The JavaScript Fetch API: Everything You Need to Know

Chris Roland
Chris Roland
20 Feb 202410 mins read
Languages, frameworks, tools, and trends

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fetch() is a mechanism that lets a user make simple AJAX (Asynchronous JavaScript and XML) calls with JavaScript. This means you can use this function to make a call without interrupting the execution of other operations. This article will explain what the fetch()  API does and how it is used. We will also explore different requests with fetch() and how to handle errors using code snippets to accelerate the learning process.

At the end of this tutorial, users will effectively be able to use GET and POST requests with fetch() in their JavaScript applications, understand how Fetch API is used to make asynchronous HTTP requests, and have the ability to handle errors efficiently.


The JavaScript Fetch API is an interface that accesses and manipulates parts of the protocol (a system of rules that indicate how data is exchanged between or within computers), such as requests and responses. The JavaScript fetch interface acts as a means for fetching resources (including across the network). It also uses a global fetch() method that provides an easy, logical way to get resources asynchronously across networks. This method is also available when instructing web browsers to send a request to a URL.

Why is it important to use the JavaScript Fetch API?

The JS Fetch API has transformed the way developers make asynchronous requests in modern web applications.This fetch()  method is so incredible that one can initiate the process of fetching a resource from the network, which returns a promise fulfilled once the response is available. The promise can be found in the Response object, which represents the response to your request.

It is important to know that a  fetch() promise can only reject when there is a network error (this mostly occur during permissions issue or something similar). Also, a  fetch() promise does not reject on HTTP errors (404, etc.). However, if something like that is encountered, a then() handler must check the Response.ok and/or Response.status properties.

Another interesting thing about this global method is its connection with WindowOrWorkerGlobalScope, which is implemented by both Window and WorkerGlobalScope (an interface of the web worker API that represents the scope of any worker). This means that the fetch() method is available in any context that one might want to use in fetching resources.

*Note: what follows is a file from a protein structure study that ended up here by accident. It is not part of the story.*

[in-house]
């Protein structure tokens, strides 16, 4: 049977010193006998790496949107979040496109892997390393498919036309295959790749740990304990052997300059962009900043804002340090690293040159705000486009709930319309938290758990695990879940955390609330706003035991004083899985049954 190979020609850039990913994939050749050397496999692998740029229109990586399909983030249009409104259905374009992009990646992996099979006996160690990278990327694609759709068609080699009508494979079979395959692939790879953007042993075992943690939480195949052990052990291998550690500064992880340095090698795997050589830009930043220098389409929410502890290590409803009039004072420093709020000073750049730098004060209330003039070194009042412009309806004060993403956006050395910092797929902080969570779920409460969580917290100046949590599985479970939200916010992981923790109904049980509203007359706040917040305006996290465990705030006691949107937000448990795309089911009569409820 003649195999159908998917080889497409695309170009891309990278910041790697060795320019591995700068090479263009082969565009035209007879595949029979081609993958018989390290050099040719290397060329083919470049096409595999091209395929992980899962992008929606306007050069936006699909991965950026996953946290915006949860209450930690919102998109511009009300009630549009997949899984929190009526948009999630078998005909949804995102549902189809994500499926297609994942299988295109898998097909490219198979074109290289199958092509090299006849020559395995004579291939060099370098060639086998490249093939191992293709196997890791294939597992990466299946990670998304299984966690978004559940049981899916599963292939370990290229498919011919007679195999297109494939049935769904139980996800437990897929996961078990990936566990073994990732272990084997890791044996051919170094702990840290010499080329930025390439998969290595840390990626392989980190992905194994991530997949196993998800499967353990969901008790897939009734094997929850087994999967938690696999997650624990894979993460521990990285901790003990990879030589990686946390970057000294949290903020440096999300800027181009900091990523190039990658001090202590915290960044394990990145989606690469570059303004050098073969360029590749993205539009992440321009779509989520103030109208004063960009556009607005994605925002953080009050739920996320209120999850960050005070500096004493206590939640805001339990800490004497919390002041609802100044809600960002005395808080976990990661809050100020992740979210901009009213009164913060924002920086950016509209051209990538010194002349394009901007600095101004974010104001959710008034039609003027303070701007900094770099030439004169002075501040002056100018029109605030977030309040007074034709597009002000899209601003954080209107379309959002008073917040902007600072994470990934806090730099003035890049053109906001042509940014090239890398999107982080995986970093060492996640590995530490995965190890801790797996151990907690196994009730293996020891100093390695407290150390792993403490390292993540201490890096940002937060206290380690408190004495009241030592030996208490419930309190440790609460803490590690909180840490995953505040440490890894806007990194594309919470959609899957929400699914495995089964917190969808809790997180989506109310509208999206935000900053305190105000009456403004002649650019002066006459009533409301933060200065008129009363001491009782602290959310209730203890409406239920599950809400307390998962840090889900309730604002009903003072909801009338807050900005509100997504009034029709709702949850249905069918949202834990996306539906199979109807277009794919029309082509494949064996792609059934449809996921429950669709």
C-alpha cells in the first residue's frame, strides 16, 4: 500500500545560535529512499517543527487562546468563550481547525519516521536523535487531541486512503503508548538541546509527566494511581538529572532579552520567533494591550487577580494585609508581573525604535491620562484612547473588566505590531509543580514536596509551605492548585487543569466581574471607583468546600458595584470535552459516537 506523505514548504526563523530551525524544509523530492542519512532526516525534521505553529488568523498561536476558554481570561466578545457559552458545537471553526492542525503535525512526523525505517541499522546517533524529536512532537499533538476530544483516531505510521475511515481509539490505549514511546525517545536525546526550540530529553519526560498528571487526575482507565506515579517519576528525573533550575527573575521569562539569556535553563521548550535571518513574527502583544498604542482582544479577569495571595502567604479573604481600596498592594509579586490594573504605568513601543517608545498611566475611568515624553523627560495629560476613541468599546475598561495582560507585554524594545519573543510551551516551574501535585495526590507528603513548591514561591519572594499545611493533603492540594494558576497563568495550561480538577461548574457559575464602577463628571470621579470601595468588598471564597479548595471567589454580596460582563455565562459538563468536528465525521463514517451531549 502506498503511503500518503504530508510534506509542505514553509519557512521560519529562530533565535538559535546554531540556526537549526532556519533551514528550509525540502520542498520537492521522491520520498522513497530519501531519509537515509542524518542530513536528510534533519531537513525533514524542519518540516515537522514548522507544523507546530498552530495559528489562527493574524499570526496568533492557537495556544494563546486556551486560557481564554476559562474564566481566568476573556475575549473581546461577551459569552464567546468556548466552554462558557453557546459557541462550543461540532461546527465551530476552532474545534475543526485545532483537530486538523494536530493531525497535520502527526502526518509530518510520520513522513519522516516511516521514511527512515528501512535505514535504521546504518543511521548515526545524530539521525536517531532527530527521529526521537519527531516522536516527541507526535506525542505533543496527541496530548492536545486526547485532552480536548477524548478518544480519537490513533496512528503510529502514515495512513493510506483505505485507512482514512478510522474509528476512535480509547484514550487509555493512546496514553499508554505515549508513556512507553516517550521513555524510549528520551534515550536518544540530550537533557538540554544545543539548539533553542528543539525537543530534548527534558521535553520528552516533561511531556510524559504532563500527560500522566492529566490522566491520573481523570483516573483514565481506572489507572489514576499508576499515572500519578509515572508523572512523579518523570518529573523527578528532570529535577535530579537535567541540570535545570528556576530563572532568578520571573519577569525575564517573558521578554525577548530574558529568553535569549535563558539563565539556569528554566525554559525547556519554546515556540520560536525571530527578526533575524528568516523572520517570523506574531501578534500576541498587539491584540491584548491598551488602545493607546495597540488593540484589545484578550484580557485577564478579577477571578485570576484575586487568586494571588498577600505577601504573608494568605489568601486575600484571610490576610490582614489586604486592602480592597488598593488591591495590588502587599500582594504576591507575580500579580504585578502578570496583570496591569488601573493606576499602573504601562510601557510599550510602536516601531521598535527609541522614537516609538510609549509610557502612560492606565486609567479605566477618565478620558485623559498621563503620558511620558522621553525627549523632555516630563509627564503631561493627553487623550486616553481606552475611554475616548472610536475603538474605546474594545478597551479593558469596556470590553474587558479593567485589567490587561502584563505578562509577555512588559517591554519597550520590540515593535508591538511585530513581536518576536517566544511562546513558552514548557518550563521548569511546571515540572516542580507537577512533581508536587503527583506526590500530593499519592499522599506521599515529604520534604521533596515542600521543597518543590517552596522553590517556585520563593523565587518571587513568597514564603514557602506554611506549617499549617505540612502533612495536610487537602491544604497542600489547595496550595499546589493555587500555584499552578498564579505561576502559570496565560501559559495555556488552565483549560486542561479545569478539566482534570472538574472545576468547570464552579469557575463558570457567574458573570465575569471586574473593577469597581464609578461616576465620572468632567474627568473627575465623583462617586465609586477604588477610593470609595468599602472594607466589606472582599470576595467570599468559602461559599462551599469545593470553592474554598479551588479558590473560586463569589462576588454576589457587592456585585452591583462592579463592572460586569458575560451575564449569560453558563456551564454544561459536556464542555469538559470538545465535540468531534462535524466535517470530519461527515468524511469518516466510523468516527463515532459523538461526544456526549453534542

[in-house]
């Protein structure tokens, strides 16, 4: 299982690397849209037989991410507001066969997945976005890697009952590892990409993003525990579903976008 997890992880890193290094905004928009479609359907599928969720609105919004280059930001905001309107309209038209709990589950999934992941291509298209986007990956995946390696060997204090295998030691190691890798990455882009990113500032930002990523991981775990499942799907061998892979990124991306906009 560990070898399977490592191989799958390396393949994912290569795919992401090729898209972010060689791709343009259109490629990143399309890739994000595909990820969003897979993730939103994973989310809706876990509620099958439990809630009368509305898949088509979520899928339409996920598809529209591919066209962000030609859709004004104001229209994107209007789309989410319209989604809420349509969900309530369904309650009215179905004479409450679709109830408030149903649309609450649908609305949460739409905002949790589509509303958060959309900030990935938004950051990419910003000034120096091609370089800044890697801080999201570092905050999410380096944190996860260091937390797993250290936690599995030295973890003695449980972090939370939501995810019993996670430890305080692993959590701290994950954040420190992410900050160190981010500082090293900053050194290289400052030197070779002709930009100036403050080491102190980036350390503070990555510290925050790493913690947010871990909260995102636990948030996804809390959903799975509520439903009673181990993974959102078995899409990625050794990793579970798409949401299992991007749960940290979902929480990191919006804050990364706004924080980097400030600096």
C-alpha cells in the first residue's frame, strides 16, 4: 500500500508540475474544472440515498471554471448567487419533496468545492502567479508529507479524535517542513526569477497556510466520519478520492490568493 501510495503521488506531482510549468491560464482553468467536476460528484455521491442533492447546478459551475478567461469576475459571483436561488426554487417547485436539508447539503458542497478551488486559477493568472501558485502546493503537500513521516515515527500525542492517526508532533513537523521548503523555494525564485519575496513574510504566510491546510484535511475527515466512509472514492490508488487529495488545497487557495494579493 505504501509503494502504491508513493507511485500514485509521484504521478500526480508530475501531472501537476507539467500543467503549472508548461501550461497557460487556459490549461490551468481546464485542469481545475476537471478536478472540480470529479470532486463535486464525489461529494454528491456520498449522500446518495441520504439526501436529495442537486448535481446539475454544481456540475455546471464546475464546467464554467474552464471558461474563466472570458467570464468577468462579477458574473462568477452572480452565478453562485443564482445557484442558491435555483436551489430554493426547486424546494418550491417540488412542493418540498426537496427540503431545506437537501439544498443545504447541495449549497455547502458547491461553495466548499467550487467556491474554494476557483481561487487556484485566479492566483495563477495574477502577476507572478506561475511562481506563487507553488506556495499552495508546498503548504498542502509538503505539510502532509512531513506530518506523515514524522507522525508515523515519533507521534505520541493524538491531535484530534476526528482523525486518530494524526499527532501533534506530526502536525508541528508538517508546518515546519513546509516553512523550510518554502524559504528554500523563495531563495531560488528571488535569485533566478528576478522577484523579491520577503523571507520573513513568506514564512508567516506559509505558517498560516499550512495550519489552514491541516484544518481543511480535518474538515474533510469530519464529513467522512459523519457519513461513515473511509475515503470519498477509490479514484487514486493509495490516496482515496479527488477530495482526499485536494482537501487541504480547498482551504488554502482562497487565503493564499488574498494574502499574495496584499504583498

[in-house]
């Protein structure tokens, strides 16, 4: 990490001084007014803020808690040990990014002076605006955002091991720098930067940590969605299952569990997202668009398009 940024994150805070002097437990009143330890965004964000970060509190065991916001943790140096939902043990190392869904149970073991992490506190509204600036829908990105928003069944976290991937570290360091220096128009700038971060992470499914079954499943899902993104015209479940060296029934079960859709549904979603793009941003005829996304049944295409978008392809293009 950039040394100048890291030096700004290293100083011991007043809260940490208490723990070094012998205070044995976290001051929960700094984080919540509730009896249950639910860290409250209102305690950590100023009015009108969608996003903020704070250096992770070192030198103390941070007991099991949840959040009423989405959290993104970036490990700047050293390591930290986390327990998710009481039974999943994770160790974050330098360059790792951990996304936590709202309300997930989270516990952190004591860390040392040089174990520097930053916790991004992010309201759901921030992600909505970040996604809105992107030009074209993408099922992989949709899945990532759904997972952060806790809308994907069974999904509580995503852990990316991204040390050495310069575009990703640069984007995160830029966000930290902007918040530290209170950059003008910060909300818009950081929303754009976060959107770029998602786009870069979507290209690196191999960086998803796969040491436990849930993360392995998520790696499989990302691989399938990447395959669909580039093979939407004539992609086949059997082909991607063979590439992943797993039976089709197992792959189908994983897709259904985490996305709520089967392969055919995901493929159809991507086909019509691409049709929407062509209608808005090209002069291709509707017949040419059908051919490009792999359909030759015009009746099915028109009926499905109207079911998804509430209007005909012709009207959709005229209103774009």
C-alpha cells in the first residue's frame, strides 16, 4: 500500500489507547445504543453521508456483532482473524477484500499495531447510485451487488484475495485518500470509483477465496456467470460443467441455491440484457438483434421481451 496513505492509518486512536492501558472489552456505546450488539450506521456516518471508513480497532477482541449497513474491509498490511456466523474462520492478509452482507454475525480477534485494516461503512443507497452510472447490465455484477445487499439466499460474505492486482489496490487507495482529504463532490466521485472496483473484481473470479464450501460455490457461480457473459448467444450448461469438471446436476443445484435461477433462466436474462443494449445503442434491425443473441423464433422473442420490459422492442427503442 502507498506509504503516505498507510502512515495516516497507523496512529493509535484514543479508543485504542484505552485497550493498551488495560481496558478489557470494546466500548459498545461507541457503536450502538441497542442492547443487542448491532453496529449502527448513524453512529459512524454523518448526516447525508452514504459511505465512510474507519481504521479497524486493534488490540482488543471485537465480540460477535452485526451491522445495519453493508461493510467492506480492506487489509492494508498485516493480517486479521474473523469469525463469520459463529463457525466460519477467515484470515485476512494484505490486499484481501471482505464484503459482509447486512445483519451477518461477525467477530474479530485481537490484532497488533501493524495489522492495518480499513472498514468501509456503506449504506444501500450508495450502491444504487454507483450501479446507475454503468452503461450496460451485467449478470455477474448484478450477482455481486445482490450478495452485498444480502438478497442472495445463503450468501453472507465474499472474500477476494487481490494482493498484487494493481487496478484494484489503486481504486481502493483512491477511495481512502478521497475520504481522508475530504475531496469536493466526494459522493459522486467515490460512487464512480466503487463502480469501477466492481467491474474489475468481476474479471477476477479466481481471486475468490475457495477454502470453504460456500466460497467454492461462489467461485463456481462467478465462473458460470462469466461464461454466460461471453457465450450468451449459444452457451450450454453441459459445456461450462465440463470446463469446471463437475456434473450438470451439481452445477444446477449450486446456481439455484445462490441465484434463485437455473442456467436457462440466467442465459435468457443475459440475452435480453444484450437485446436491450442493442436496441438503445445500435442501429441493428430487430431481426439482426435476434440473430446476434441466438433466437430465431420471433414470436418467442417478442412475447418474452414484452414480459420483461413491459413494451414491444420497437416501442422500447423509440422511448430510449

How to supply request options using JavaScript Fetch API?

Basic Syntax

fetch(resource, options)



This defines the resource that is being fetched. This can be a string or a request object.


This is an object containing any custom settings that can be applied to the request.


The request method, e.g., GET, POST. Note that the Origin header (a header that indicates the origin (scheme, hostname, and port) that caused the request.) is not set on fetch requests with a method of HEAD or GET.


Headers added to the request should be contained within a Headers object or an object literal with String values. Some names are forbidden to be used as headers.


A body can be a Blob, an ArrayBuffer, a TypedArray, a URLSearchParams, a DataView, a FormData, string object or literal, or a ReadableStream object. However, a request using the GET or HEAD method cannot have a body.


This involves a mode that is used for the request, e.g., CORS (Cross-Origin Resource Sharing), no-cors, or same-origin.


This controls what browsers do with credentials (cookies, TLS client certificates and HTTP authentication entries). It must involve one of the following strings:


This will tell the browser to exclude credentials from the request and ignore any credentials sent back in the response (e.g., any Set-Cookie header).


As the default value, this will tell browsers to include credentials with requests to same-origin URLs and use any credentials sent back in responses from the same-origin URLs.


This will tell the browser to always send user credentials, even for cross-origin calls.

These are some of the parameters that are used when implementing the fetch() method in JavaScript.

Code Snippet

Let’s take a look at a practical JavaScript fetch example to see this API in action. A basic fetch request is really simple to set up. 

Here is a code snippet below;